The Three Deaths of Magdalene Lynton by Katherine Hayton – 2016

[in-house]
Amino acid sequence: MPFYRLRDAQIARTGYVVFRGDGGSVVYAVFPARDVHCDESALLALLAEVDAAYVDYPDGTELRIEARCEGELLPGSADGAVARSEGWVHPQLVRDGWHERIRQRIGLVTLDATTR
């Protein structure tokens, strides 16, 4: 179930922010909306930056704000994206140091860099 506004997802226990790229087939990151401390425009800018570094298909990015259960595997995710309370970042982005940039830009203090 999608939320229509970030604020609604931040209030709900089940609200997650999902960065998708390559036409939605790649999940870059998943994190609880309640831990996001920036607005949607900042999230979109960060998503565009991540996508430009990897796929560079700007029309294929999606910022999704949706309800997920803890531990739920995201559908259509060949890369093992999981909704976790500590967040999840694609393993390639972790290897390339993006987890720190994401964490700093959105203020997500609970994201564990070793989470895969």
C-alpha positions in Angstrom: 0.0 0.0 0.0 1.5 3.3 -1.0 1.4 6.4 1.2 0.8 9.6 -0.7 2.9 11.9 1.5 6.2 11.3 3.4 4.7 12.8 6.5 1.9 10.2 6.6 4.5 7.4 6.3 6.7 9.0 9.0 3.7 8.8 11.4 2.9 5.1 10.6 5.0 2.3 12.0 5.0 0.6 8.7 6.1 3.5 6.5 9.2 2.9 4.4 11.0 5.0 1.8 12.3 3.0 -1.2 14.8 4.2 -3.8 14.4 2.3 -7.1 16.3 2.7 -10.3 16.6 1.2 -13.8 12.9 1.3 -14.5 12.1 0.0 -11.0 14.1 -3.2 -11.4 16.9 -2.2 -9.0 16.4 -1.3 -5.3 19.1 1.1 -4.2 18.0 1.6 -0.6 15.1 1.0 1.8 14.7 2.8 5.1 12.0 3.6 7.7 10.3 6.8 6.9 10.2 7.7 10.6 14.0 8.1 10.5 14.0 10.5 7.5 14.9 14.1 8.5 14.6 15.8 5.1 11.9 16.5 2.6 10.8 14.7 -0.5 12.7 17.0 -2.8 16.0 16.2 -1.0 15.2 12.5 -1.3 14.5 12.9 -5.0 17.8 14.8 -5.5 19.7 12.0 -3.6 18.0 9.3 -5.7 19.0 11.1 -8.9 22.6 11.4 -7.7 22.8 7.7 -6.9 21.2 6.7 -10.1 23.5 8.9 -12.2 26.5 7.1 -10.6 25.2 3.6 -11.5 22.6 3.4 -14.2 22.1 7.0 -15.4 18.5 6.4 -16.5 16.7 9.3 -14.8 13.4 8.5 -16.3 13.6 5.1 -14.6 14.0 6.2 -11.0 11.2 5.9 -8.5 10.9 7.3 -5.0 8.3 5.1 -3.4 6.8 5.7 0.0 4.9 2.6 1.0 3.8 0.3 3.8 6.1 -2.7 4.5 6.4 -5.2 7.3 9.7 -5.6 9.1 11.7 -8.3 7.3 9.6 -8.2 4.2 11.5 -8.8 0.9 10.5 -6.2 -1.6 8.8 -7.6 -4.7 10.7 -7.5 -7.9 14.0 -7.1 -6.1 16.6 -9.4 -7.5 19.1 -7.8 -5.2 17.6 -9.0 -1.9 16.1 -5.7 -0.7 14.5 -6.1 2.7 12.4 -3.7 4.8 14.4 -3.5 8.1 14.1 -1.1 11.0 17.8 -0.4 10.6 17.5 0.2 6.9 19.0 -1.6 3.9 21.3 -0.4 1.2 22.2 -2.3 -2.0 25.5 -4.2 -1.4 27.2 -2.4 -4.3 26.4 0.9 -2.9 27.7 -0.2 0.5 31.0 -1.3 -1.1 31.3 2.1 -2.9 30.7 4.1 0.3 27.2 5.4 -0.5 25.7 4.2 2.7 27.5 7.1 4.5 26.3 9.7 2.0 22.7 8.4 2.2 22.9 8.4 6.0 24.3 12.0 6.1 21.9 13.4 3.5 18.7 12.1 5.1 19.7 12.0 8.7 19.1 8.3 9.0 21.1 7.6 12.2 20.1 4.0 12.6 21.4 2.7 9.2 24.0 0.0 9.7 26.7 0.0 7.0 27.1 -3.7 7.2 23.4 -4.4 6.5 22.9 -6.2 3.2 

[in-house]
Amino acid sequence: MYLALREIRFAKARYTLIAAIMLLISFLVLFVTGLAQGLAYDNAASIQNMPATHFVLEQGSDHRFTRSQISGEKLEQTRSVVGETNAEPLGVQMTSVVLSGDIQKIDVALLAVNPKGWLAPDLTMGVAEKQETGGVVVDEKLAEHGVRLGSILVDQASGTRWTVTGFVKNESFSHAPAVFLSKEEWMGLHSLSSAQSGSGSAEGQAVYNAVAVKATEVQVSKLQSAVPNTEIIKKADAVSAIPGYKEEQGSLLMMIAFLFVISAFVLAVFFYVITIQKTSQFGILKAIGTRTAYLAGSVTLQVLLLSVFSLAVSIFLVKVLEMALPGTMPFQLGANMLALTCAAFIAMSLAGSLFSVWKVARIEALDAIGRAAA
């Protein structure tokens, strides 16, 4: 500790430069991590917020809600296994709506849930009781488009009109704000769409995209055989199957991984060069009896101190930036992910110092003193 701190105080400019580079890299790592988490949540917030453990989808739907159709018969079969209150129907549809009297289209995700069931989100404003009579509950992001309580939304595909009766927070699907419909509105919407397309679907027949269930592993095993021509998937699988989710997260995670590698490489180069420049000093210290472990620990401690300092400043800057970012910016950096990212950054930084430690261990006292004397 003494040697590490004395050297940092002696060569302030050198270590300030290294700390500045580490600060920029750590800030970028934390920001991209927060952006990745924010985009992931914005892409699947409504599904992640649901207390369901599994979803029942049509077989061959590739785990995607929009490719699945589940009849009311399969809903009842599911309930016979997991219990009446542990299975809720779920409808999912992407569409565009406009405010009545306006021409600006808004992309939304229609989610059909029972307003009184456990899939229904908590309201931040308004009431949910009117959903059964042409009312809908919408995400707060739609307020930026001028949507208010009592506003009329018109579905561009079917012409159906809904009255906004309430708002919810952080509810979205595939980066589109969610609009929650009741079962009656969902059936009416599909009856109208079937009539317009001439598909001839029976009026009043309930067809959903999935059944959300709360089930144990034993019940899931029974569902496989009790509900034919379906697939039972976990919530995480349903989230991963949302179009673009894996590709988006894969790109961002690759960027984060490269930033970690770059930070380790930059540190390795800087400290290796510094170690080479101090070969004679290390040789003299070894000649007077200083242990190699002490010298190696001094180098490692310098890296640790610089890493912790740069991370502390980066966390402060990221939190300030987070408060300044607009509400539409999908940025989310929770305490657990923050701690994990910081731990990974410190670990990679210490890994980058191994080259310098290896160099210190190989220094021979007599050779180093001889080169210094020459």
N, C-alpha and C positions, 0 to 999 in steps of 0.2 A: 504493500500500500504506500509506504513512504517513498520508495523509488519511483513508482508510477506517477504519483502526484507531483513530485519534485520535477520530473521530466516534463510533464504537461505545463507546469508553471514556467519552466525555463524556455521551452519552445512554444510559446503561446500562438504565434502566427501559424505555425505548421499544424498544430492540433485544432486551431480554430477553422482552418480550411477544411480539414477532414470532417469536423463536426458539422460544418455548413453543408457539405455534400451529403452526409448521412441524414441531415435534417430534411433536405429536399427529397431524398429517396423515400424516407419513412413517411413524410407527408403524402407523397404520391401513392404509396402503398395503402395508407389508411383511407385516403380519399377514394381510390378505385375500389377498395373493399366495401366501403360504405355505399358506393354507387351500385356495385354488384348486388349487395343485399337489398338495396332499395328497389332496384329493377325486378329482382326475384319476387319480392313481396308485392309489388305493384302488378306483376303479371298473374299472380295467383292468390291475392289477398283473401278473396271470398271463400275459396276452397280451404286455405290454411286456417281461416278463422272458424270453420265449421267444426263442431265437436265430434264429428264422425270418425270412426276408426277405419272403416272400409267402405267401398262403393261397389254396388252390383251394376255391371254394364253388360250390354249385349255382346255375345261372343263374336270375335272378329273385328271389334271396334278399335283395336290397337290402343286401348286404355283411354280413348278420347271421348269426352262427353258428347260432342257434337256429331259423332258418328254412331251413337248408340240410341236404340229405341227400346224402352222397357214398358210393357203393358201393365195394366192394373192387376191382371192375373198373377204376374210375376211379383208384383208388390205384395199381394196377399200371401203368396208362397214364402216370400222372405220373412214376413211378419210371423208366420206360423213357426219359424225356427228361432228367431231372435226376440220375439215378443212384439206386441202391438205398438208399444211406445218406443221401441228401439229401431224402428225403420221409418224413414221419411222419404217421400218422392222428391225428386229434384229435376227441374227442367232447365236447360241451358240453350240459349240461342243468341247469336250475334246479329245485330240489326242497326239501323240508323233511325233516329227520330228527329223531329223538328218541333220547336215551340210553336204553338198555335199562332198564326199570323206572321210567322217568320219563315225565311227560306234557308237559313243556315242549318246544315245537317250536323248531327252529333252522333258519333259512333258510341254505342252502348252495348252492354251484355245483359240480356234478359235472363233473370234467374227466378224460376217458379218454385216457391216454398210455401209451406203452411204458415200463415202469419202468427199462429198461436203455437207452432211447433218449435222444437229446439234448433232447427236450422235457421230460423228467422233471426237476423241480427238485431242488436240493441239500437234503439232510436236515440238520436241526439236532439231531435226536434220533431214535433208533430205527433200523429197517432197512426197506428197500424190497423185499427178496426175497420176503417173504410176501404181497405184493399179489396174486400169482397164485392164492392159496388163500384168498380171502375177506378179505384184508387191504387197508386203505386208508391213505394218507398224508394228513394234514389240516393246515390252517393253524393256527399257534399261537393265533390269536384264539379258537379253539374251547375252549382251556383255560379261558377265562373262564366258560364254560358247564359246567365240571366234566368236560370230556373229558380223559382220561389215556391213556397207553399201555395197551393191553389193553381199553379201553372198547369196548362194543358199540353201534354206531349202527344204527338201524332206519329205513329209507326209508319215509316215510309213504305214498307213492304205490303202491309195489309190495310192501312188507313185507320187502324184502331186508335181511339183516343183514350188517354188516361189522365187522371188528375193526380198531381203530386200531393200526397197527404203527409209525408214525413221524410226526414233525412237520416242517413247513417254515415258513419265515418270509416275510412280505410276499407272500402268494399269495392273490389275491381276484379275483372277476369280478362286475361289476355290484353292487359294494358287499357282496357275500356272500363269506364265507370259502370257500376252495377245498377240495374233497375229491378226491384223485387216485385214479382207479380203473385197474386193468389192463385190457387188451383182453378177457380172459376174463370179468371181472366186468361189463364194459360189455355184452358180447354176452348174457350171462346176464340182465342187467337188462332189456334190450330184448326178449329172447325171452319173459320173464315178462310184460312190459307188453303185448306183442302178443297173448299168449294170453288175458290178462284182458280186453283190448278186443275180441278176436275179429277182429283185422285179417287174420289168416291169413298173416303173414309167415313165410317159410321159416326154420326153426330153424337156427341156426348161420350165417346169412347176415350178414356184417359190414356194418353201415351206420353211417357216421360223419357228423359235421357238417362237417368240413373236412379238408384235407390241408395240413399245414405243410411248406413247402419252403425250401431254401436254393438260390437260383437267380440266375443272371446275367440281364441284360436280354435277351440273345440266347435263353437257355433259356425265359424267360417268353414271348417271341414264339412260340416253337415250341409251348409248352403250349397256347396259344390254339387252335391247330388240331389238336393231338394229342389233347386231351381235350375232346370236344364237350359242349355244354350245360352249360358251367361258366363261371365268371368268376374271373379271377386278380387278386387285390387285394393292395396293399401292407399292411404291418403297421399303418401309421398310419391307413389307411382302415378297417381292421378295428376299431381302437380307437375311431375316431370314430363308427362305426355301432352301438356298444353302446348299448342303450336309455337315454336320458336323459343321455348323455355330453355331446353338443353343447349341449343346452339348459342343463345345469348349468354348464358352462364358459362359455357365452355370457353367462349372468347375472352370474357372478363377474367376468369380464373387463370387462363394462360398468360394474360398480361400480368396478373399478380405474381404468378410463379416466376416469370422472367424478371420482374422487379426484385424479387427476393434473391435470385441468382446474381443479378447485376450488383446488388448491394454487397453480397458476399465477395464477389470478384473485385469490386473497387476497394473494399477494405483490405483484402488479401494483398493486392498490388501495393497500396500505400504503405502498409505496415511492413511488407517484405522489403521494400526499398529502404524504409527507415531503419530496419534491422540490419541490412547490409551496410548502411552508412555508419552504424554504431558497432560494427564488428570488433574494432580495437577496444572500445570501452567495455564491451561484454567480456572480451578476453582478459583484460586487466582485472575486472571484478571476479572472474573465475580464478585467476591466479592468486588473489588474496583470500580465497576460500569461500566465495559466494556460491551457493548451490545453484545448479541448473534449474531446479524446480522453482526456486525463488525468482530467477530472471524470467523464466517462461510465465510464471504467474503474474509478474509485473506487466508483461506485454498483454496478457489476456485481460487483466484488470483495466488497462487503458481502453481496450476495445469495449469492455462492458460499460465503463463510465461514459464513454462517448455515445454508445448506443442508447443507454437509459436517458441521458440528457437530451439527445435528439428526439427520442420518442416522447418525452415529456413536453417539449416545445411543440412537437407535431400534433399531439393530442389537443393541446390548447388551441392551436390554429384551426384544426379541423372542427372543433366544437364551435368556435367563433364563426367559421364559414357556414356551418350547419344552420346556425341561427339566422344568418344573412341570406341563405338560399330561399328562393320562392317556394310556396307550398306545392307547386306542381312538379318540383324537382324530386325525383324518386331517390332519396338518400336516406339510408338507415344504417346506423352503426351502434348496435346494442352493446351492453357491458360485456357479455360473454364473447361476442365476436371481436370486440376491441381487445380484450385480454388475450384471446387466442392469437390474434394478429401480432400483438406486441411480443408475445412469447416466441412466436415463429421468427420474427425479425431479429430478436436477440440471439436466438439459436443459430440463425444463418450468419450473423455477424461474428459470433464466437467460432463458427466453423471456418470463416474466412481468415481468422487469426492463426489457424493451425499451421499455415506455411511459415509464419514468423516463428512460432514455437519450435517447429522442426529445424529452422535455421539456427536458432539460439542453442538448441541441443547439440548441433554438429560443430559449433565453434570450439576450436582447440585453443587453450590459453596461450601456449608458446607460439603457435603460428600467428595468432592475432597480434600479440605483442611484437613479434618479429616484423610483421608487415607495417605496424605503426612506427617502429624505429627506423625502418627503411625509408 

magdalene lynton.jpgThis is cold case mystery story telling at its best – in fact the case was determined not to be a case at all forty years ago when a determination of accidental drowning was made – but now there is more than one person claiming responsibility for the death of Magdalene Lynton, and a lot more suspects turning up. And what makes the solving of this cold case so satisfying is the character determined to sort out what actually happened – Detective Ngaire Blakes.  Blakes is a cop with a traumatic incident in her recent history, and she encounters more such incidents as this story progresses.  She is a physical and mental wreck, and does a good deal of the investigating while not officially working for the Police – off on sick leave.  She carries guilt and fear, and misreads her work environment completely – she also does a quite reprehensible thing to her friend and colleague during the story.  In other words: she is a mess, but she is also determined to give Magdalene some measure of justice.  Blake becomes involved in Magdalene’s story when Paul Worthington, a frail man with terminal cancer, arrives at the Police Station to confess to the crime.  When Blakes puts Worthington’s version of events alongside what was discovered at the time of the death, and all of that alongside the scant information gleaned from surviving witnesses, the pieces don’t fit.  Blakes is assisted in her investigations (both official and unofficial) by two friends.  First is her Police colleague Deb, and second a reporter Finlay – whose background knowledge of the victim and the religious community she came from was the only thing in the plot I found slightly contrived.  We discover Blakes through her colleagues and the reaction of those she interviews – as her own appraisal of herself is tainted by trauma and guilt.  She is compassionate and brave – worthy of forgiveness and loyalty – someone who looks beyond the obvious to try and get to the truth.  She makes judgements about other characters by what she finds out about how they behave rather than what they tell her about themselves – and I really liked that the reader also starts to judge Blakes by her deeds and not what her thoughts ‘tell’ you about her.  Forty years of silence about what happened to Magdalene testifies to the fact that Blakes is not the only character to err when judging their own culpability and worth.  Magdalene’s story is tragic and the characters we meet: e.g. the lawyer William Glover who used to be Magdalene’s boyfriend Billy, Magdalene’s mother Mary, Isaiah who grew up in the religious community with Magdalene – are all complex and believable.  Some of the Americanisms (presumably added for the US market) jarred a bit in the NZ setting, but I found The three deaths of Magdalene Lynton a great murder mystery, with a flawed but noble main character that I want more of.

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